Singapore cashes in on Trump-Kim summit

Global Business

Singapore cashes in on Trump-Kim summit

The unprecedented meeting between U.S. president Donald Trump and the DPRK leader Kim Jong-un has come to an end. While it may take some time to see the real impact of their agreement, for Singaporean businesses the high-profile talks are already paying off.

CGTN’s Nanuka Danelia reports.

The Trump cocktail is popular with thousands of journalists and foreign delegates visiting Singapore for the summit – And it has boosted business for local bars. Of course, there is a cocktail named after the DPRK leader as well. Each costs around $10.

Restaurants also picked up on the trend, and cooked up fusion dishes to go with the unlikely pair coming together in Singapore.

“We wanted to be a part of it as a company, and we were just sort of chatting in the office and lounge trying to think of ideas, and we sell tacos. That’s what we do, so we thought, so let’s put something, let’s put a burger in a taco and put some Korean chicken in a taco and see what happens,” Nelson Burjos, executive chef at Lucha Loco said.

That’s how the “Rocket Man” and “El Trumpo” tacos were created. Other restaurants rolled out burgers with a twist. Some of the most popular ones are the “Burger for World Peace,” made of Korean-marinated bulgogi brisket, with kimchi mayo and melted American cheddar cheese; and the Trump-Kim Burger topped with kimchi.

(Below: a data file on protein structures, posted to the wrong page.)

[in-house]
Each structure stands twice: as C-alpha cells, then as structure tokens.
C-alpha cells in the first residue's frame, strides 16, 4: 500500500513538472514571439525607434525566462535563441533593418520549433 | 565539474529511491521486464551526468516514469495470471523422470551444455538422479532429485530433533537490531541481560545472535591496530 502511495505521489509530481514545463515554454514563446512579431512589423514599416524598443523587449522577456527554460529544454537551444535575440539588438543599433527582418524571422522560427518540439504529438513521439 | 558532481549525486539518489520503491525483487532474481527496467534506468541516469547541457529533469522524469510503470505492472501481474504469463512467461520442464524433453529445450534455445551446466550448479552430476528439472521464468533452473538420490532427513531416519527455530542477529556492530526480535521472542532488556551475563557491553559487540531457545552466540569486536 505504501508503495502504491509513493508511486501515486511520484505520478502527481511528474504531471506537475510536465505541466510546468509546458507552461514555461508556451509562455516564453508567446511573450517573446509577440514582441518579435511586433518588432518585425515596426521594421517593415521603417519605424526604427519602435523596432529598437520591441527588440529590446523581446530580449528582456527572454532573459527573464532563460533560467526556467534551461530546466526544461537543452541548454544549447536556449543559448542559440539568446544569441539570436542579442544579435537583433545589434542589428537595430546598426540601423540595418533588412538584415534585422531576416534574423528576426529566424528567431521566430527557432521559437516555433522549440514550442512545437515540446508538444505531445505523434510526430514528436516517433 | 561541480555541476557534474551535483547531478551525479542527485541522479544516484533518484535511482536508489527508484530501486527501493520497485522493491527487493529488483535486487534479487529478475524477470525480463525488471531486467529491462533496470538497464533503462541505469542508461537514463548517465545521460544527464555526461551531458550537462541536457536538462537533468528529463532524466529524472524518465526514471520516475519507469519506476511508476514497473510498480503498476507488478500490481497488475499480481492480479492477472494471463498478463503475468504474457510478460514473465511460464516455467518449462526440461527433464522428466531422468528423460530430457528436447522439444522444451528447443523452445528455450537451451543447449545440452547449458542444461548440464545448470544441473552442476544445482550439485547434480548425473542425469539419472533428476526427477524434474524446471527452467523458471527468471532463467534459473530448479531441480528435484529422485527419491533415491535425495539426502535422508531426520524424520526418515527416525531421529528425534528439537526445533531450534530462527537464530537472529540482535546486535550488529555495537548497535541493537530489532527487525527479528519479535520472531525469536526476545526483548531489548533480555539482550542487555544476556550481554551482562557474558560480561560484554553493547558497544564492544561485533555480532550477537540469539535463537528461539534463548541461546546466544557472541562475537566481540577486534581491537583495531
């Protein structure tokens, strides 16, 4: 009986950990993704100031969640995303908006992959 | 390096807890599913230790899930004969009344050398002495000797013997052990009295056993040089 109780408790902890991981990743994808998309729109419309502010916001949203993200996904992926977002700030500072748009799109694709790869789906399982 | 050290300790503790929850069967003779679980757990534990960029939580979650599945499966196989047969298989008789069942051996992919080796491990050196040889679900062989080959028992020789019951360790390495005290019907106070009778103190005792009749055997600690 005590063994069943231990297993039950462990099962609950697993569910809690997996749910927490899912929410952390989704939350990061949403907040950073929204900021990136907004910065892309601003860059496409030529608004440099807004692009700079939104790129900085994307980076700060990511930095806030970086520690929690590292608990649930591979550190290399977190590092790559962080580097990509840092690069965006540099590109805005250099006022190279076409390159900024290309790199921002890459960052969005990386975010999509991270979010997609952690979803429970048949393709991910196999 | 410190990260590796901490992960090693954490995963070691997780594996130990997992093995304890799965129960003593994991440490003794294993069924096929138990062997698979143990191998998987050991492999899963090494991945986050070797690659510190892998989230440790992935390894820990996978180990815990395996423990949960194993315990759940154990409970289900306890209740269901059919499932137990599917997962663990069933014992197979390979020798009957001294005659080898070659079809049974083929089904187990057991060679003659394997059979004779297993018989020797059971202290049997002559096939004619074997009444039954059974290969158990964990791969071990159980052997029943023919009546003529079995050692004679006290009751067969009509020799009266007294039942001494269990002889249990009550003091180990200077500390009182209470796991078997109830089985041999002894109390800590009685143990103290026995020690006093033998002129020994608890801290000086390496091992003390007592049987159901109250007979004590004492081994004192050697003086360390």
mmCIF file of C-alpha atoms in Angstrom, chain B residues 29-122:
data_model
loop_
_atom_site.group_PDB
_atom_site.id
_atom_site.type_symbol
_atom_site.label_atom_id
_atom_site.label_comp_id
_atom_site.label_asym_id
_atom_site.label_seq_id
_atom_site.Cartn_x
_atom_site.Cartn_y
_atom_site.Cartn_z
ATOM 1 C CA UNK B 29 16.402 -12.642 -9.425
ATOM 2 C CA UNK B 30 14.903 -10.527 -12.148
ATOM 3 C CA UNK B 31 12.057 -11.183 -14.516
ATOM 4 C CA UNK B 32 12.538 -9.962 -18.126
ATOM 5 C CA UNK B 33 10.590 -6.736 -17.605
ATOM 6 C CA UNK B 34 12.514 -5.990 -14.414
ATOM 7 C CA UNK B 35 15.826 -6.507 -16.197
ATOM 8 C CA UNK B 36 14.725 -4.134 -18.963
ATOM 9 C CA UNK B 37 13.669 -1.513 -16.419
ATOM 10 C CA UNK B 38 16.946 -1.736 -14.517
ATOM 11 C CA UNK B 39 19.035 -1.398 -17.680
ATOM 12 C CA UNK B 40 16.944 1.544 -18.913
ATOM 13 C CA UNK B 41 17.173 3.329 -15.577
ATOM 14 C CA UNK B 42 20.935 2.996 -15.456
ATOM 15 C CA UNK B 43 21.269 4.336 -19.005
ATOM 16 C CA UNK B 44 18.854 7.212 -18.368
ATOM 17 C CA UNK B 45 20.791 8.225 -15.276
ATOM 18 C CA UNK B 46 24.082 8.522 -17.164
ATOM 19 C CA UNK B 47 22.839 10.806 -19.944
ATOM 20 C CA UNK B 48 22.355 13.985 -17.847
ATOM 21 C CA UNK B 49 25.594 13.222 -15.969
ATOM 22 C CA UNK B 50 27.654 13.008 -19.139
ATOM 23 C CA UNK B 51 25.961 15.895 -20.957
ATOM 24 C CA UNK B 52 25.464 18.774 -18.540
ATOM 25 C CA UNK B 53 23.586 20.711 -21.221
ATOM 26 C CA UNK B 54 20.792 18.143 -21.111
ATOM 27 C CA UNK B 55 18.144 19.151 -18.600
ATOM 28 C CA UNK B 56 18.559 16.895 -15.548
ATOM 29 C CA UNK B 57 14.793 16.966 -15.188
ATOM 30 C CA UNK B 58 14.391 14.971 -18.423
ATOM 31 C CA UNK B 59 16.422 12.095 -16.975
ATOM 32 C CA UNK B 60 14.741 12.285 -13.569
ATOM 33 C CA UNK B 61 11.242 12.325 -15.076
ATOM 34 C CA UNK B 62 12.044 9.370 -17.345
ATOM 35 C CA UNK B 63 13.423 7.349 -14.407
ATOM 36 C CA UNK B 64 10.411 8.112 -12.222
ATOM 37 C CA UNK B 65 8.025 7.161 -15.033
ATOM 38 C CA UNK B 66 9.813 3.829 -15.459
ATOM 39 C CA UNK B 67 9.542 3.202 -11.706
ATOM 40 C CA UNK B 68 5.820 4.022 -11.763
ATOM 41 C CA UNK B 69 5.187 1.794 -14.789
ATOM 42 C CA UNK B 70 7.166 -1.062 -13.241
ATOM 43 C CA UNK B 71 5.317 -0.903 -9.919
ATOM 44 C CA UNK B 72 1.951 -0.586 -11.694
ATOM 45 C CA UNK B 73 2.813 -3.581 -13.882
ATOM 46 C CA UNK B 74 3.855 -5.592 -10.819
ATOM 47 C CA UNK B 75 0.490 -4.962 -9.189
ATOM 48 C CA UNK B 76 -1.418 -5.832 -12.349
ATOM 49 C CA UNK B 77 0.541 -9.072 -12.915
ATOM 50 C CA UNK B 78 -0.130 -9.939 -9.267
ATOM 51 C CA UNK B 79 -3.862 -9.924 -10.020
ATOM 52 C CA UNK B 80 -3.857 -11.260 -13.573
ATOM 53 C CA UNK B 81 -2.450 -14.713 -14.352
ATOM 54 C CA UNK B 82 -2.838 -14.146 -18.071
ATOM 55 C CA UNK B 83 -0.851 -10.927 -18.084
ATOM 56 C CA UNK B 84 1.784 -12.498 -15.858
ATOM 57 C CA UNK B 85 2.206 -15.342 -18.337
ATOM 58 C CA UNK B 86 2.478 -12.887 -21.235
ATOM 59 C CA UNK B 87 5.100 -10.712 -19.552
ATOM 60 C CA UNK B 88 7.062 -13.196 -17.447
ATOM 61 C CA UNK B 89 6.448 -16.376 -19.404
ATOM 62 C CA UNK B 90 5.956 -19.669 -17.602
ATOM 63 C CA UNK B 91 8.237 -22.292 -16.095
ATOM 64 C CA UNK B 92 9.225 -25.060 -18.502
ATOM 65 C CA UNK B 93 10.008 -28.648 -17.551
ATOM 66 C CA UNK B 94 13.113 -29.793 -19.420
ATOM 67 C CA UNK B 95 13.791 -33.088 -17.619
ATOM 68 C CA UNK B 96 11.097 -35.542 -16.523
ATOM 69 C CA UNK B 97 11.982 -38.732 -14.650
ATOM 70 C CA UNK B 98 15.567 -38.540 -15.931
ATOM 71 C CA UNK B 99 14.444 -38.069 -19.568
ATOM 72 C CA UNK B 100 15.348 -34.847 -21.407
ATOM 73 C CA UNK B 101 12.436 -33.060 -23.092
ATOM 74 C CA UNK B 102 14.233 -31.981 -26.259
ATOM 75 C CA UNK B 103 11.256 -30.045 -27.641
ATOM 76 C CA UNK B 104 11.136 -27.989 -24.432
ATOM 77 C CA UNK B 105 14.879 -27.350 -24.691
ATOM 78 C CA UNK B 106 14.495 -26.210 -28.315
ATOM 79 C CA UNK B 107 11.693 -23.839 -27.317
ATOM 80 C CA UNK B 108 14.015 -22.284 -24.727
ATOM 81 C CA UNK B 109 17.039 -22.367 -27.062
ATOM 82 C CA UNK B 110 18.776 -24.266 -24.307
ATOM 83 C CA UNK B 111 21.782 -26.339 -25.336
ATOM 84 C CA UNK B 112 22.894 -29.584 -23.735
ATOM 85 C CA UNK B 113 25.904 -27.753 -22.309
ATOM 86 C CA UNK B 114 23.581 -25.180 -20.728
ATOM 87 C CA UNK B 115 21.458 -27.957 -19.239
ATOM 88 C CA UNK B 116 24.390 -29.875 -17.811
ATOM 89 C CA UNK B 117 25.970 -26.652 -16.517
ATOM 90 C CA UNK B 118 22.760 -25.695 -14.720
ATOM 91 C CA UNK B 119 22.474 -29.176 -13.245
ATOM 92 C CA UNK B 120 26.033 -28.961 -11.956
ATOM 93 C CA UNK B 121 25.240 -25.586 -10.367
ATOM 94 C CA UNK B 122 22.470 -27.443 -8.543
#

While Singapore’s businesses are adding up their revenue, it may not be enough to offset the $15 million the government spent to host the meeting.

To increase returns, the Singapore Mint also unveiled souvenirs for those wanting something more long-lasting. It released commemorative coins featuring clasped hands under the U.S. and DPRK flags with the inscription “World Peace,” and they come in gold, silver and nickel.

The price of peace does not come cheap; the gold coin can cost around $1000. But that did not scare off customers.

“We try to give everyone a fair chance to own a medallion because it is part of the history. Fortunately, the mintage is still very low even though we have raised it. We didn’t anticipate the overwhelming response from people.” Said David Yip, Singapore Mint director.

Experts say this high-profile meeting could boost tourism in the Asian city-state. The Singapore Tourism Board is expecting the sector to bring in at least $20 billion this year. Luckily for those visitors hoping to get a taste of the summit, restaurants are considering making the summit-themed dishes a fixture on their menus.